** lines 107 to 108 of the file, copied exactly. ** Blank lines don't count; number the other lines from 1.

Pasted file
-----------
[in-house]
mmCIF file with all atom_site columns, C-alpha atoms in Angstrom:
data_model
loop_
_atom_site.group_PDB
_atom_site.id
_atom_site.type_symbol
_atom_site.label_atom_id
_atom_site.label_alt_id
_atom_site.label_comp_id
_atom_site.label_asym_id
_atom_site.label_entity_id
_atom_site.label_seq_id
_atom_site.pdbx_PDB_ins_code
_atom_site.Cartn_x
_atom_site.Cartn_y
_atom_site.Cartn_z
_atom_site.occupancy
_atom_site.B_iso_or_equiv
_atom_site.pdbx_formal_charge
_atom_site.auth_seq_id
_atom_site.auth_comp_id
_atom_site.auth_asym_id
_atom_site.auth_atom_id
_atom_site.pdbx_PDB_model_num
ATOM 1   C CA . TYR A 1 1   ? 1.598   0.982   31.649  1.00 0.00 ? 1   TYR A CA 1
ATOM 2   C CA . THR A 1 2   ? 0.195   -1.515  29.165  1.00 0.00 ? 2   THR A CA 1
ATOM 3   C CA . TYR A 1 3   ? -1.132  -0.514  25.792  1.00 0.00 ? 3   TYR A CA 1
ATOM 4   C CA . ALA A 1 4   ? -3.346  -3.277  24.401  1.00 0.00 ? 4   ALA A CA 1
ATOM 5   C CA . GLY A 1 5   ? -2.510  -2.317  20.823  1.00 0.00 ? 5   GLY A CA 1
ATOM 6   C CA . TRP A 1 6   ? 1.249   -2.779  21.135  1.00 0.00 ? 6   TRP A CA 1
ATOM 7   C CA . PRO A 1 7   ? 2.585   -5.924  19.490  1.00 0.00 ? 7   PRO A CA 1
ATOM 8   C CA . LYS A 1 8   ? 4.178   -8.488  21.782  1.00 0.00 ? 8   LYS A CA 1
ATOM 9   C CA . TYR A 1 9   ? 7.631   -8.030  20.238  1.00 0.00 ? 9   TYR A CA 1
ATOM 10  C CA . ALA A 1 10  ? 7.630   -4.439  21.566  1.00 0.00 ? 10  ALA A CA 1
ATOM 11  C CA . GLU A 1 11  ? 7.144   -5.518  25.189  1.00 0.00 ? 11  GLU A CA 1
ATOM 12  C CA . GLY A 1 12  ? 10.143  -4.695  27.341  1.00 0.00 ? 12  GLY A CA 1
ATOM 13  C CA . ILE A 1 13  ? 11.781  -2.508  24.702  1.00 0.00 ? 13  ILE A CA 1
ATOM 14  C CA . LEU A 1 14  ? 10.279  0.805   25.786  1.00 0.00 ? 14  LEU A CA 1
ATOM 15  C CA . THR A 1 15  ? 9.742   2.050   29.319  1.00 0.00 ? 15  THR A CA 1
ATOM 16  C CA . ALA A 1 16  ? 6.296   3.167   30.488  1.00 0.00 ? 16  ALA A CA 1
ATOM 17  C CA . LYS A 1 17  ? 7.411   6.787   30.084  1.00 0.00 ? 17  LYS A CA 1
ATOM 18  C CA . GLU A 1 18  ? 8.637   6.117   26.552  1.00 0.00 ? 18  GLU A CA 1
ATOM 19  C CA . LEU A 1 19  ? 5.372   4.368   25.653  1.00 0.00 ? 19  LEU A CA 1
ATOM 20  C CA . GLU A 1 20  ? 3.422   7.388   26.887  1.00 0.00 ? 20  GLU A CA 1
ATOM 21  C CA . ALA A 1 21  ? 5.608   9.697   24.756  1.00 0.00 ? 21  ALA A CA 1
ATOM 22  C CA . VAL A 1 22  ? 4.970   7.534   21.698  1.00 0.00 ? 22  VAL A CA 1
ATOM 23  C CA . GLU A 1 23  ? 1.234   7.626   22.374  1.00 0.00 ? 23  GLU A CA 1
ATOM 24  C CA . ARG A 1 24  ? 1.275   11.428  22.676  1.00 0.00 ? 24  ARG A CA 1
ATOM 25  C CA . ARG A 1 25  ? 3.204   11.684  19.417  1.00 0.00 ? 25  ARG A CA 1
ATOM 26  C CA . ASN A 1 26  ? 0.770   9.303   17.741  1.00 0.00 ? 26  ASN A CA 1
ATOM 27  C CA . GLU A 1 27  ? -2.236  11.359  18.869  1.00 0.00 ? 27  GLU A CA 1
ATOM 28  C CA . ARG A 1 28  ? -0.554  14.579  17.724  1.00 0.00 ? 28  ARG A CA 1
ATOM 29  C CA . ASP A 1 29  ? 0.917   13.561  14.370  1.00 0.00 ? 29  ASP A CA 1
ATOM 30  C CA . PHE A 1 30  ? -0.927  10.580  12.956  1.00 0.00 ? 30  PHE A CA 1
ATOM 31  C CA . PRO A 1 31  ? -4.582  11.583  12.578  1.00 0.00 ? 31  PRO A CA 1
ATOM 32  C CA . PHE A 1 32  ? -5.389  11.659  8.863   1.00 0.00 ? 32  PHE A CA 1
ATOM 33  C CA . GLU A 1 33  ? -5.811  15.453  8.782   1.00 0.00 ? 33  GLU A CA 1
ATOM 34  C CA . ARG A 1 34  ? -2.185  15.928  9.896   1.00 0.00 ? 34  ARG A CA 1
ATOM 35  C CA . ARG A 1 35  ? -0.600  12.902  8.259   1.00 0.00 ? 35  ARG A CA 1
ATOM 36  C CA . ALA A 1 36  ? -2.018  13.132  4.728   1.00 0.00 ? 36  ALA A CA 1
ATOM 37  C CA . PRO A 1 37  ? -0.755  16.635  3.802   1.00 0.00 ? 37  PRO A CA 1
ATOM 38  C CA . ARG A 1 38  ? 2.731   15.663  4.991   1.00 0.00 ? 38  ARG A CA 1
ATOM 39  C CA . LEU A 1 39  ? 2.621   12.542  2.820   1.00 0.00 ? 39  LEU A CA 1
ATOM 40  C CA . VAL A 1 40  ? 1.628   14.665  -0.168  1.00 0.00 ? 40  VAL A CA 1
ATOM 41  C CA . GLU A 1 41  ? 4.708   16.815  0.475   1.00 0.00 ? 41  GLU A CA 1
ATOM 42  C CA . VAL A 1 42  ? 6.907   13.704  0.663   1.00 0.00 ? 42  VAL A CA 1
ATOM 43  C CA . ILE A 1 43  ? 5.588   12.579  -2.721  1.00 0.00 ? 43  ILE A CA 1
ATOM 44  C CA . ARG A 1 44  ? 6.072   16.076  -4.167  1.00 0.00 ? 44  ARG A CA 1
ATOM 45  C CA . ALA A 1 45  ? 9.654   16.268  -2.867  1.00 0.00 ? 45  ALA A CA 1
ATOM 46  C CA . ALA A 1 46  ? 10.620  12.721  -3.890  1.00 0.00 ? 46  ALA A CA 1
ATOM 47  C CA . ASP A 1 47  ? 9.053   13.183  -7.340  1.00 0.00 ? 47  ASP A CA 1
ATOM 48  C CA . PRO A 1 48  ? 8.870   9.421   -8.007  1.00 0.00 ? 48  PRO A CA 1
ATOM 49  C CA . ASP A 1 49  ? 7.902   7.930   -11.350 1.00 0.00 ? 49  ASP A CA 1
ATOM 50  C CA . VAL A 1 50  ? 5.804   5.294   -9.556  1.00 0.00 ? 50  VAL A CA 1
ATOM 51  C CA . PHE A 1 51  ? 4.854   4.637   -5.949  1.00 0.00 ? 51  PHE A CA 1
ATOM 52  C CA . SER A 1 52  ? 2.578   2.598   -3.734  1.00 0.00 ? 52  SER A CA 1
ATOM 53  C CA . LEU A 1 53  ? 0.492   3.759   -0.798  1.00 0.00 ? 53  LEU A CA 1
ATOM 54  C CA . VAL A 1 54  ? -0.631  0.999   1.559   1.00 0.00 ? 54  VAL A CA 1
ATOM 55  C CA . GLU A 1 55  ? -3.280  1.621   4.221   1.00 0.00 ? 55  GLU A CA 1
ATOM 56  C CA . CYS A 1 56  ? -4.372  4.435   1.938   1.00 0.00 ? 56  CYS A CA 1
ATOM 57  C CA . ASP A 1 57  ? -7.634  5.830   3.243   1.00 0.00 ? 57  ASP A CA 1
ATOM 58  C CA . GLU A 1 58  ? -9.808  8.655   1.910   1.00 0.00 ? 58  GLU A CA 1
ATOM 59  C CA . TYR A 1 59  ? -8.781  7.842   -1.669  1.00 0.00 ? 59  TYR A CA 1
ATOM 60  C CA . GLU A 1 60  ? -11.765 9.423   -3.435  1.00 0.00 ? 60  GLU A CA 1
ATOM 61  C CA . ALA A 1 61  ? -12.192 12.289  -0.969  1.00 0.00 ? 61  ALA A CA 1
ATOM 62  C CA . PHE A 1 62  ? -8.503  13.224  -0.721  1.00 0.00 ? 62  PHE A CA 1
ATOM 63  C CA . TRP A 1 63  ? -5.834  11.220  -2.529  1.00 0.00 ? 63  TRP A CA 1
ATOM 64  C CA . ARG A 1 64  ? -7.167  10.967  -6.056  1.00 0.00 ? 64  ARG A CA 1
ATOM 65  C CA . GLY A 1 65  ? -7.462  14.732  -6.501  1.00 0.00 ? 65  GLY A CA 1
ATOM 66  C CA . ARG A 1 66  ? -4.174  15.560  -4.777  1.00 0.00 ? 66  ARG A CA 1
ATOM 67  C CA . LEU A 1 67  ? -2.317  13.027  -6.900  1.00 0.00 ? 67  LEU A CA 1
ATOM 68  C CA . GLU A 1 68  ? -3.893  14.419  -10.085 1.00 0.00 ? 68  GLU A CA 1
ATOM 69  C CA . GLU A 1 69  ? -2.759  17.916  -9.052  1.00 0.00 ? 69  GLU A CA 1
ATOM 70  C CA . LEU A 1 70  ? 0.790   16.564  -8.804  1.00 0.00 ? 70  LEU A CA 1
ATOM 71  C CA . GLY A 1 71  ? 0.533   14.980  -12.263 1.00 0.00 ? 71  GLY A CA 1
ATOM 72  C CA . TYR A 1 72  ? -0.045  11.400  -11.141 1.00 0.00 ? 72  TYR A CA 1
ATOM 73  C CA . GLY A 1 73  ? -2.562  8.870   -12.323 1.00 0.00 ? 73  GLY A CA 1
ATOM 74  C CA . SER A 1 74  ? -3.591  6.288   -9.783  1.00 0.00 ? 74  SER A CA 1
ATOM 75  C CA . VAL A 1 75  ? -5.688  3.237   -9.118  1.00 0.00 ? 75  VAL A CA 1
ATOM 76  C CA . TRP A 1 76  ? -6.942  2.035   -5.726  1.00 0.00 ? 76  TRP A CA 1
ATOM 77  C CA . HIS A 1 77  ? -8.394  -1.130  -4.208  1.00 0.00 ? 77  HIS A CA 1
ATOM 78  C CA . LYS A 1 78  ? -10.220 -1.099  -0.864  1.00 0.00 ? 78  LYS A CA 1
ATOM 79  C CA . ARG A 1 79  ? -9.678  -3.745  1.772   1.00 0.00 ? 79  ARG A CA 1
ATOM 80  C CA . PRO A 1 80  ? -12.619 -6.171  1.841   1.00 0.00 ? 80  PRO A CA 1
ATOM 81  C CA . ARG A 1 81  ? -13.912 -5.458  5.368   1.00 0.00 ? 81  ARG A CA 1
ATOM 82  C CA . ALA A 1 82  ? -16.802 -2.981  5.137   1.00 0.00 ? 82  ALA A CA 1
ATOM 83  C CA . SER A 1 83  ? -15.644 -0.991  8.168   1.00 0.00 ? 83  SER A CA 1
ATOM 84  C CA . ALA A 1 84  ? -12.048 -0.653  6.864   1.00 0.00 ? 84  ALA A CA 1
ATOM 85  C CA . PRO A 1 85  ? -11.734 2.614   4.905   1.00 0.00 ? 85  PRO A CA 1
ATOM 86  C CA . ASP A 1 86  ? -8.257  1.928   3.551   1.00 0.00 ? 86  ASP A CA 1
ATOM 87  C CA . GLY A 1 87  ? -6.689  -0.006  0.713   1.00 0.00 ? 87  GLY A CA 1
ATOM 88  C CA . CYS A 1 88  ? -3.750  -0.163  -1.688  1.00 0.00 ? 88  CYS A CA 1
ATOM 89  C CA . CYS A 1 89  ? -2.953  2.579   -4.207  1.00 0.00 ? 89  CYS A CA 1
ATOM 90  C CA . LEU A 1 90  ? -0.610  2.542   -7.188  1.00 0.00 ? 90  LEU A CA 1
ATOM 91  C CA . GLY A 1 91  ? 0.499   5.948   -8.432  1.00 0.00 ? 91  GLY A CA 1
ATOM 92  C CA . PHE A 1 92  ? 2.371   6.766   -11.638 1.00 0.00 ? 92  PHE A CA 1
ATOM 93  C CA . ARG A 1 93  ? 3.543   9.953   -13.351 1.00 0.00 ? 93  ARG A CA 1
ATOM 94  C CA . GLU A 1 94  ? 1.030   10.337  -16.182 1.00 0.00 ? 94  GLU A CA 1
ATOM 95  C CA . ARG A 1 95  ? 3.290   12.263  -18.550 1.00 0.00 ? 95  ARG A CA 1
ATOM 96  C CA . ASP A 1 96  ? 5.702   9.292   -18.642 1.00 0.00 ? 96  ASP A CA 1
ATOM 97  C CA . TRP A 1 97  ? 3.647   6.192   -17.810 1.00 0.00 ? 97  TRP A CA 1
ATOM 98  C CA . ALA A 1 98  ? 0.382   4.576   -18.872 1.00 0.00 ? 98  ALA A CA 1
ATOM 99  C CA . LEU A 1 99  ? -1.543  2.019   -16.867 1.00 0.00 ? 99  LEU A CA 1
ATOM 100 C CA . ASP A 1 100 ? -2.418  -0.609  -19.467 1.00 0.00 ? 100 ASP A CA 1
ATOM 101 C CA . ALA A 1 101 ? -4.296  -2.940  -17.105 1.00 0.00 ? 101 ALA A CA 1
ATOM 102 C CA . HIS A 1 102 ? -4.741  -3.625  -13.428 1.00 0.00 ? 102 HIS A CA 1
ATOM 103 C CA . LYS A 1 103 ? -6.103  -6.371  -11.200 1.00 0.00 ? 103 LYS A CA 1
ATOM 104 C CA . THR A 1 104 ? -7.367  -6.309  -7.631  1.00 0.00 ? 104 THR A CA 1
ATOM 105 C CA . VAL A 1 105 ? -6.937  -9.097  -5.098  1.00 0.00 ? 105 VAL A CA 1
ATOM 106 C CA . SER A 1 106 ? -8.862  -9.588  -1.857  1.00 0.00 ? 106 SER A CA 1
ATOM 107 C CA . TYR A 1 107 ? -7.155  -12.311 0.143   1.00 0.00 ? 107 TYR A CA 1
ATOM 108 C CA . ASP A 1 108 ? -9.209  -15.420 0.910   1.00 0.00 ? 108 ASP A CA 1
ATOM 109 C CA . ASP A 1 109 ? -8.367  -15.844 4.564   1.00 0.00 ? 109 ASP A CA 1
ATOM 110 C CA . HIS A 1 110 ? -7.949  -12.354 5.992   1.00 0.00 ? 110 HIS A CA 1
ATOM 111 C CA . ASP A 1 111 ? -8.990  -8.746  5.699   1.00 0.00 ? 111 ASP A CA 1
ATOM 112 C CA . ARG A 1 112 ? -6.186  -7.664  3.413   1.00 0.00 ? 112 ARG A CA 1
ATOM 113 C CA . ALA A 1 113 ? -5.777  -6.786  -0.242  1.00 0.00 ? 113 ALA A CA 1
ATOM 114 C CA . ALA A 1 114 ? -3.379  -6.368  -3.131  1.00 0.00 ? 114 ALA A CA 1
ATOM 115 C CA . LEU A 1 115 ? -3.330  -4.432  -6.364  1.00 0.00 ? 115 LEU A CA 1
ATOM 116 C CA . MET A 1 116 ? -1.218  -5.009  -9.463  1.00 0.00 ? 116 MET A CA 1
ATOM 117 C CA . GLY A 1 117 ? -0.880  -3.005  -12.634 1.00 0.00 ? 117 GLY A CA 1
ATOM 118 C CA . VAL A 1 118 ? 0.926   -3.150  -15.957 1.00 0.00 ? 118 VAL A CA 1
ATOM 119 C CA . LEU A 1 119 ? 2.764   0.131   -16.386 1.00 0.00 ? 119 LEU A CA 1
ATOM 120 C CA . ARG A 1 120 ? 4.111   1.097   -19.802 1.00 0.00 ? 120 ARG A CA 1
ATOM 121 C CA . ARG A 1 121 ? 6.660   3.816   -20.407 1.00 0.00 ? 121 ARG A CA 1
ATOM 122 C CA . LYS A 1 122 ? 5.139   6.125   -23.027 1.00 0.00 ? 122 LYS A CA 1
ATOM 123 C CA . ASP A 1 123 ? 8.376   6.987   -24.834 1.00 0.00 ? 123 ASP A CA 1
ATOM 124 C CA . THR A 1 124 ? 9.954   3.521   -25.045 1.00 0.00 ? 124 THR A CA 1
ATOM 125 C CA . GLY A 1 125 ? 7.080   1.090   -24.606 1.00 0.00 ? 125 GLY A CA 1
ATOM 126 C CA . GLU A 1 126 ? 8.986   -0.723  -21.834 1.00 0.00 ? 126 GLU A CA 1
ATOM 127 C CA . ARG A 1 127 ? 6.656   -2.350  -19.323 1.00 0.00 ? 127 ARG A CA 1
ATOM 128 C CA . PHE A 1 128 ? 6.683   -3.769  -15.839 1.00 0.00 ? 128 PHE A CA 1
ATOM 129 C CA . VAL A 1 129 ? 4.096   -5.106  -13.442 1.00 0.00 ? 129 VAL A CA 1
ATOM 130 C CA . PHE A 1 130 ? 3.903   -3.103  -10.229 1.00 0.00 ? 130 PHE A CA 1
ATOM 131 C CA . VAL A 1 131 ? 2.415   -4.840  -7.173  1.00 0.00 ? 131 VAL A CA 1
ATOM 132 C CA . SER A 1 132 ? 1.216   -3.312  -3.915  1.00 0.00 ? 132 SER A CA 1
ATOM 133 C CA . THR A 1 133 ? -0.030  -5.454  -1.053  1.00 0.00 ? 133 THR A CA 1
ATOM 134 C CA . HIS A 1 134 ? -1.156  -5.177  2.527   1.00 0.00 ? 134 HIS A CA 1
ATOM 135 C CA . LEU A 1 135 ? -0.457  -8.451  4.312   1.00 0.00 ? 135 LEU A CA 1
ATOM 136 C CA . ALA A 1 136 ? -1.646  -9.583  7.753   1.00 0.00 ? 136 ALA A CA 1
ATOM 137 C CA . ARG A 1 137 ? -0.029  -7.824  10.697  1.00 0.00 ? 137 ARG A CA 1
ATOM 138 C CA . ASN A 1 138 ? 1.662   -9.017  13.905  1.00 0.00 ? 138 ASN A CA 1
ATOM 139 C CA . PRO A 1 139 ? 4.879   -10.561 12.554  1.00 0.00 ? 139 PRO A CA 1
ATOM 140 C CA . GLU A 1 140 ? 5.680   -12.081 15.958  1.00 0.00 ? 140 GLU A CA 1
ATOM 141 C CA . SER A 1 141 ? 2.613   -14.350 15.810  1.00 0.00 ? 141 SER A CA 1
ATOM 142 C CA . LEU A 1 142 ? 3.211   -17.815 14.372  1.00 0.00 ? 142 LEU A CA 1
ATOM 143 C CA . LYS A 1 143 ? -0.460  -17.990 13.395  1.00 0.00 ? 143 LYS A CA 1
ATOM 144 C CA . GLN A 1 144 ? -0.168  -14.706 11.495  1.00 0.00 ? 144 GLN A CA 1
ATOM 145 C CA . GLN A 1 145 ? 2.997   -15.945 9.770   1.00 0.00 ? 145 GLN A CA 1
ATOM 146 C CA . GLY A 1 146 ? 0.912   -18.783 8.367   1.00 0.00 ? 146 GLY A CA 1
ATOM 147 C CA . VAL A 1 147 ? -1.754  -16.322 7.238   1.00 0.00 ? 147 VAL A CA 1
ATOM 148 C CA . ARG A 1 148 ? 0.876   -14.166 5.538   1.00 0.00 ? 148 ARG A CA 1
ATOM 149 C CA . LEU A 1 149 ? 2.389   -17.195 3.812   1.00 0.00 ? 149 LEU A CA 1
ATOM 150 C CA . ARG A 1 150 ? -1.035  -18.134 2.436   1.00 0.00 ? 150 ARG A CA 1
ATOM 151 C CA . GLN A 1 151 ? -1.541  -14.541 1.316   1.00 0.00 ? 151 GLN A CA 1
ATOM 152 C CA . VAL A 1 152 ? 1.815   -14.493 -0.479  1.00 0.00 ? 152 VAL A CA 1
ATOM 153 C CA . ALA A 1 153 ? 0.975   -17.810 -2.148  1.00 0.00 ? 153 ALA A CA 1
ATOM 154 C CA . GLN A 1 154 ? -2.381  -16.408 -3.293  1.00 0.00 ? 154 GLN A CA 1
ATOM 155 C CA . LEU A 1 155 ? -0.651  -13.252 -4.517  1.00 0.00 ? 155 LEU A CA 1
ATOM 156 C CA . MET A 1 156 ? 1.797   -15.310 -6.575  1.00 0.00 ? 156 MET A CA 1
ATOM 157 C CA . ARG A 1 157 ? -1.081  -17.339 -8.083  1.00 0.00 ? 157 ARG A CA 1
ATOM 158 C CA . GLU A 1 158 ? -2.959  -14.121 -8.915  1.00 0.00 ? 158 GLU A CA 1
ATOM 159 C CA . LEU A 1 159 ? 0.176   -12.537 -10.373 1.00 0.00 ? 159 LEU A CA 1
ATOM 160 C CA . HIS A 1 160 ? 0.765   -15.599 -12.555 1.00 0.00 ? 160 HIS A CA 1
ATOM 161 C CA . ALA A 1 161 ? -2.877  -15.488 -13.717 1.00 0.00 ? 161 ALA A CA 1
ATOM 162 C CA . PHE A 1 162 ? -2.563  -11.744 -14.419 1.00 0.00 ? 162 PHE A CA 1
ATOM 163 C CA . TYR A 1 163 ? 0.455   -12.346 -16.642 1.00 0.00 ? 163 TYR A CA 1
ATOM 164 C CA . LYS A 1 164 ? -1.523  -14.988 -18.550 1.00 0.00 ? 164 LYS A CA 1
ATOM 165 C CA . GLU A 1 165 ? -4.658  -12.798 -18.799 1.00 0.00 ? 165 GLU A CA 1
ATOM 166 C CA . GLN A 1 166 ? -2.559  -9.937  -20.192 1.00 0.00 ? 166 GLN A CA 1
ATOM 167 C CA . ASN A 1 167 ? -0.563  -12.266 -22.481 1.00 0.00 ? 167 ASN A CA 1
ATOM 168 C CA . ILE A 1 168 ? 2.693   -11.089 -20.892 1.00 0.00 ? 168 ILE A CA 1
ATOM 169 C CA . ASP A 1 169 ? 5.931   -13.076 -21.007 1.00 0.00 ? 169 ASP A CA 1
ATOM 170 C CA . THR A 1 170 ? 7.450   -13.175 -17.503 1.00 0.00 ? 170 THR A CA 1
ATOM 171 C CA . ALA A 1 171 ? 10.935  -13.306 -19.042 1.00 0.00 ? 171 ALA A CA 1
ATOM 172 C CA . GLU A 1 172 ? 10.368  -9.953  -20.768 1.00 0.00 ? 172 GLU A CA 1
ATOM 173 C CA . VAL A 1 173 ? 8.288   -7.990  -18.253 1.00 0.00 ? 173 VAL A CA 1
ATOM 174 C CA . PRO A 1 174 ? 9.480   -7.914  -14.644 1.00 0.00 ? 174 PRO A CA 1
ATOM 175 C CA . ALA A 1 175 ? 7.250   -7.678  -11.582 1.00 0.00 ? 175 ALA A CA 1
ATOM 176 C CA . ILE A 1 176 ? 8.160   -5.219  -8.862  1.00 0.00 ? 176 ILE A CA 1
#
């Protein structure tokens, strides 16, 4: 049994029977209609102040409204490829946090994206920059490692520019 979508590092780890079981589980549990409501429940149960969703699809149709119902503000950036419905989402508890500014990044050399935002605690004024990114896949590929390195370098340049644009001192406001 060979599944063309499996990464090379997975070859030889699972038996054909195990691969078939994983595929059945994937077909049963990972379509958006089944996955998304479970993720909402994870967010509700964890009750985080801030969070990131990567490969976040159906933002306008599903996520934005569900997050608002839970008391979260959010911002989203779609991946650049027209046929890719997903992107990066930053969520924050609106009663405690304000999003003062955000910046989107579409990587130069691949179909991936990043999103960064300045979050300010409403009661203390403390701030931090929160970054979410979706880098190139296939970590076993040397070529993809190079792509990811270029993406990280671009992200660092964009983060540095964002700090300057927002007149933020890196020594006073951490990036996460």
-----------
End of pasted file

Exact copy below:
ATOM 82  C CA . ALA A 1 82  ? -16.802 -2.981  5.137   1.00 0.00 ? 82  ALA A CA 1
ATOM 83  C CA . SER A 1 83  ? -15.644 -0.991  8.168   1.00 0.00 ? 83  SER A CA 1